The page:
So when you hear people talking about settlements by the large banks with the SEC or various state attorneys general, remember that the real action in terms of legal risk remains the various types of investor claims against these banks, only one of which we have discussed today.


Interesting article, but it says nothing about the ultimate victims of fraudulent and predatory sub-prime lending – those who were foreclosed out of house and home.

Who gives a damn about any hundred million dollar “settlement” of Wall Street banks. They are NOT the victims, they are perpetrators of the fraud.

Posted by deLafayette | Report as abusive

Standing on the brink — of a fresh financial start

Nov 18, 2010 22:11 UTC

The opinions expressed are the author’s own.

For the past several years, governments around the world have been trying to avoid dealing with excessive debt, shrinking revenue and economic activity. The main approach has been for governments to lend their credit rating and cash to help banks and public sector entities paper over the problem, in the hope that a rising tide of economic activity will lift all boats.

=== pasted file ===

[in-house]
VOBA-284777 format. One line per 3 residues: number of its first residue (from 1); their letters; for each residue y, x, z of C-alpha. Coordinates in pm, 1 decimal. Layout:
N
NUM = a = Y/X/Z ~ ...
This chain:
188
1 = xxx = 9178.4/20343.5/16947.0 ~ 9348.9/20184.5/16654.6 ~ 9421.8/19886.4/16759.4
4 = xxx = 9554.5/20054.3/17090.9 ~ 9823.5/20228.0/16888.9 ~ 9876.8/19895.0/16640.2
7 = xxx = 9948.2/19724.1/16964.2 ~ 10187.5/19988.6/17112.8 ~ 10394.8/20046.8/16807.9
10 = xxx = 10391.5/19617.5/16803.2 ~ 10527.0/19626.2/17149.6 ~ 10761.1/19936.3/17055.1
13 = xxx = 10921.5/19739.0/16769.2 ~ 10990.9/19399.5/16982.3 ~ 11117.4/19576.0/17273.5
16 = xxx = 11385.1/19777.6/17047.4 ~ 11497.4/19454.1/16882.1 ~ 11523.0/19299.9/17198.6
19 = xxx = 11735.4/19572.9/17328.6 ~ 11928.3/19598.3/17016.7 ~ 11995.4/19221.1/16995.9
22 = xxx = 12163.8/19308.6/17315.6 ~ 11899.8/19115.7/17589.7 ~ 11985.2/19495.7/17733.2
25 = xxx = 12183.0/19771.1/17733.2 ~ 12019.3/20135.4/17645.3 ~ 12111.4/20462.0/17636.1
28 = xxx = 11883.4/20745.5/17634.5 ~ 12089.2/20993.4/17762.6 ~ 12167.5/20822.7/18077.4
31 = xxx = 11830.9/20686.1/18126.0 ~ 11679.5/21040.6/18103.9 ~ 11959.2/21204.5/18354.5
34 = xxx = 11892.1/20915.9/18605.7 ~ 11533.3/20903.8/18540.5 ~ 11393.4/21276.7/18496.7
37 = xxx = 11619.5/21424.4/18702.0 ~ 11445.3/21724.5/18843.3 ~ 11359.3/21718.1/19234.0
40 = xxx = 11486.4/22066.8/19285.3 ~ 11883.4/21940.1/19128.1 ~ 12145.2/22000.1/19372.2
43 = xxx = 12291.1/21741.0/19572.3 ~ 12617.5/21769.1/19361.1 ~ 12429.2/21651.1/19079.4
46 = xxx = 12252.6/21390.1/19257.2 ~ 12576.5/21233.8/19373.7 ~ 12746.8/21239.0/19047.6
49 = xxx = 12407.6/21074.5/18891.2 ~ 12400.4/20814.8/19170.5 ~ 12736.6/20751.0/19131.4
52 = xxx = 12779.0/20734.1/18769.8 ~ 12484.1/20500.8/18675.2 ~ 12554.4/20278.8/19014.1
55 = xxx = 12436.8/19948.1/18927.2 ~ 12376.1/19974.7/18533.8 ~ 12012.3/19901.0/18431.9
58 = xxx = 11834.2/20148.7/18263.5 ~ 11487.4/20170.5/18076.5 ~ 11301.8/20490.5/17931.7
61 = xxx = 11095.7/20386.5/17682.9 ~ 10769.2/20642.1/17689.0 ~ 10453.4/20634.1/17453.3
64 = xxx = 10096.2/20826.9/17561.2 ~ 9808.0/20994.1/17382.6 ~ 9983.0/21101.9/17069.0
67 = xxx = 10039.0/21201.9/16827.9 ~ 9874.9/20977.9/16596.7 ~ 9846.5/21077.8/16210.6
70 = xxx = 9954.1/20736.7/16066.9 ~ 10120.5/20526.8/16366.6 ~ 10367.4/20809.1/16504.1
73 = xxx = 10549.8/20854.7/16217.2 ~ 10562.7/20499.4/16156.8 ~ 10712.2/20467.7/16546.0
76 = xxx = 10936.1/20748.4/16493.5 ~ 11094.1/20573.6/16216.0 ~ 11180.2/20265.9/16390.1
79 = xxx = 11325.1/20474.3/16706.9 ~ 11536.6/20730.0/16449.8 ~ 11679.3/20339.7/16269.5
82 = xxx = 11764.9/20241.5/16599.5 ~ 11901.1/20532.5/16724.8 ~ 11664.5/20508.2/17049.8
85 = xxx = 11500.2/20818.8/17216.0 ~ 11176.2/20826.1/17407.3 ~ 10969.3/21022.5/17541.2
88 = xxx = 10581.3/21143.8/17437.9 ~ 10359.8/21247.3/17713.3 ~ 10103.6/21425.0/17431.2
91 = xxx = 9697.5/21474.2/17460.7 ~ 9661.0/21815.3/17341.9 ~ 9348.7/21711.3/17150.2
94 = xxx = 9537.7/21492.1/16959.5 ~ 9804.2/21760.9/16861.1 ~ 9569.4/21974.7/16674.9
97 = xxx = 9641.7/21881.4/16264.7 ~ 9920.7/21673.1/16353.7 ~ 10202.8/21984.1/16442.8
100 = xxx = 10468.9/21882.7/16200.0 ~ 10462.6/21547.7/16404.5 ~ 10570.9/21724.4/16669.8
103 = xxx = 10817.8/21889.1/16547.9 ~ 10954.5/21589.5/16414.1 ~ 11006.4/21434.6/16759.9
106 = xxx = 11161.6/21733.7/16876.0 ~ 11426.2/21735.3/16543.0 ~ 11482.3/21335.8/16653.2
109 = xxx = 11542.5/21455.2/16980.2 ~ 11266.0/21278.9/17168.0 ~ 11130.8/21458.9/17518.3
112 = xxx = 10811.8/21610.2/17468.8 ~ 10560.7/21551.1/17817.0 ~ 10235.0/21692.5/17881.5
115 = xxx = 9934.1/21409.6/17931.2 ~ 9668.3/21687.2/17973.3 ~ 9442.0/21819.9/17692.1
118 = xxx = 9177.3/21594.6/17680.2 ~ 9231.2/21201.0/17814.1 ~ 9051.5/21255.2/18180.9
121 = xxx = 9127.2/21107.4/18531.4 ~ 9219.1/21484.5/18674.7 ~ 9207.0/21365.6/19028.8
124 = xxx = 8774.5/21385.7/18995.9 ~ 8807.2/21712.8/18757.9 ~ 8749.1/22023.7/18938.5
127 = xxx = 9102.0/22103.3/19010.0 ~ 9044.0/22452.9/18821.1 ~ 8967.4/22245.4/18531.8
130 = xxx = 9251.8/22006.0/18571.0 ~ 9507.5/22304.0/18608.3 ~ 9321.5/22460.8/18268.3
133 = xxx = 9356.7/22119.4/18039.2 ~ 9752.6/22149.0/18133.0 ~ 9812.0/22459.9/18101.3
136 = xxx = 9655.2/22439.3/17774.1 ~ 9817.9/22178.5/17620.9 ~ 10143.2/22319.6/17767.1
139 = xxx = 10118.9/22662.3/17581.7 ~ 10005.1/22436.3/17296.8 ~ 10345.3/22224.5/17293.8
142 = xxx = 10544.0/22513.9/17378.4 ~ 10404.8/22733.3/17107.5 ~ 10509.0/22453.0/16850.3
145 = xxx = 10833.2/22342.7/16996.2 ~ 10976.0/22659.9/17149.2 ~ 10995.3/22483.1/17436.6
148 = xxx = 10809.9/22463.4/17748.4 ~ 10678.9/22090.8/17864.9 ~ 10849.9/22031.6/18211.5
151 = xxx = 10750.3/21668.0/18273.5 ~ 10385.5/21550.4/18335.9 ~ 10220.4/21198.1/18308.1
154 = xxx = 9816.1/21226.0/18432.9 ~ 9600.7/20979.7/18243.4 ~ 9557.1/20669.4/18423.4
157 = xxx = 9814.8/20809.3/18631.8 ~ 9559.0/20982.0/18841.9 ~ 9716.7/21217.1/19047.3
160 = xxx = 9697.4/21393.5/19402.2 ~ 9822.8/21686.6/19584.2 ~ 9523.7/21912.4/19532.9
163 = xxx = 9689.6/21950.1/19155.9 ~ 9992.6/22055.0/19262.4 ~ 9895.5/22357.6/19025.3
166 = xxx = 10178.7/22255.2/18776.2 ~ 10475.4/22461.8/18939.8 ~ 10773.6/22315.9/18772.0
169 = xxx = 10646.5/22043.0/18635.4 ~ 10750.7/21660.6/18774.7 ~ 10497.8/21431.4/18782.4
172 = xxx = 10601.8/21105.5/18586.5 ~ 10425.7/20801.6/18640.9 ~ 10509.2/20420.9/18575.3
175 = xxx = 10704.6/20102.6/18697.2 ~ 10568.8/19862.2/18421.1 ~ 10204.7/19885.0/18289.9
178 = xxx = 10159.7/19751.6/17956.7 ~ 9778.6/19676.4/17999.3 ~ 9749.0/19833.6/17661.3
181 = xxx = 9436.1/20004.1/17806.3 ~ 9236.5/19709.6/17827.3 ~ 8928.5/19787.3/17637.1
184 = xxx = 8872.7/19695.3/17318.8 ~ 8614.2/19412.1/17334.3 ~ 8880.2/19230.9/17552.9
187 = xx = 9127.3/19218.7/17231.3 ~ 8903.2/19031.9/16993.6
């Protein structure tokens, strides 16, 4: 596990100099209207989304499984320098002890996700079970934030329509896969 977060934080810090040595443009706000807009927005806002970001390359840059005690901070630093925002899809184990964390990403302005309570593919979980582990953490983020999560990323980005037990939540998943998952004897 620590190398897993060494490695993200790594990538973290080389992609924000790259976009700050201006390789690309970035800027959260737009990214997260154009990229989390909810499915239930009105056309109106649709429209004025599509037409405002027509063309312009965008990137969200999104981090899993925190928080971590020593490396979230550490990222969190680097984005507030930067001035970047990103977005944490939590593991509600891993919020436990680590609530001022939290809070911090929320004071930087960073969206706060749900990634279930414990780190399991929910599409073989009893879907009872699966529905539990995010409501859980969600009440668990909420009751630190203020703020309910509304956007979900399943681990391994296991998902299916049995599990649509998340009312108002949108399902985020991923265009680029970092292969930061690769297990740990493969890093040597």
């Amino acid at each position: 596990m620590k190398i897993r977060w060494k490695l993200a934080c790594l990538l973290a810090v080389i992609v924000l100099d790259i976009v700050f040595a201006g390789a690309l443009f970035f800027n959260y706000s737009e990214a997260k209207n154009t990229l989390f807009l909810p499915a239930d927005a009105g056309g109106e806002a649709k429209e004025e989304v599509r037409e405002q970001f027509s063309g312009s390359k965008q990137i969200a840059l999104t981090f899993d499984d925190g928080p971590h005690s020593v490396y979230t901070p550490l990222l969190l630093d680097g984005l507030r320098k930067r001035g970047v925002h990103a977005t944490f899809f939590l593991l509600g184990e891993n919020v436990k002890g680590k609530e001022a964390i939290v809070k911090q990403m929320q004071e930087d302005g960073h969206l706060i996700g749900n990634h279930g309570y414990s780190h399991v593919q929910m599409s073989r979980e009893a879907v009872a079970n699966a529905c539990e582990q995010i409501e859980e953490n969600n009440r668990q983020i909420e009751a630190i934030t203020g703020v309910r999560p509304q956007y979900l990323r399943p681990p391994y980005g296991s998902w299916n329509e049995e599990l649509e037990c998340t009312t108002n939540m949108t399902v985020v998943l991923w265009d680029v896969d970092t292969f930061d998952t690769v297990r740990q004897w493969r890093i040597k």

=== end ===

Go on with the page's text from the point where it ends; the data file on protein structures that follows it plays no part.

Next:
Unfortunately, the efforts by the Federal Reserve and other monetary authorities to “reflate” asset prices and economic turnover have failed. The reason for this failure is a basic one, namely that once nations reach a certain level of indebtedness, each marginal increase in debt and/or the supply of fiat money has less and less impact. In the U.S., for example, the velocity or turnover of the money supply has fallen because the free flow of credit and related economic activity has been withdrawn.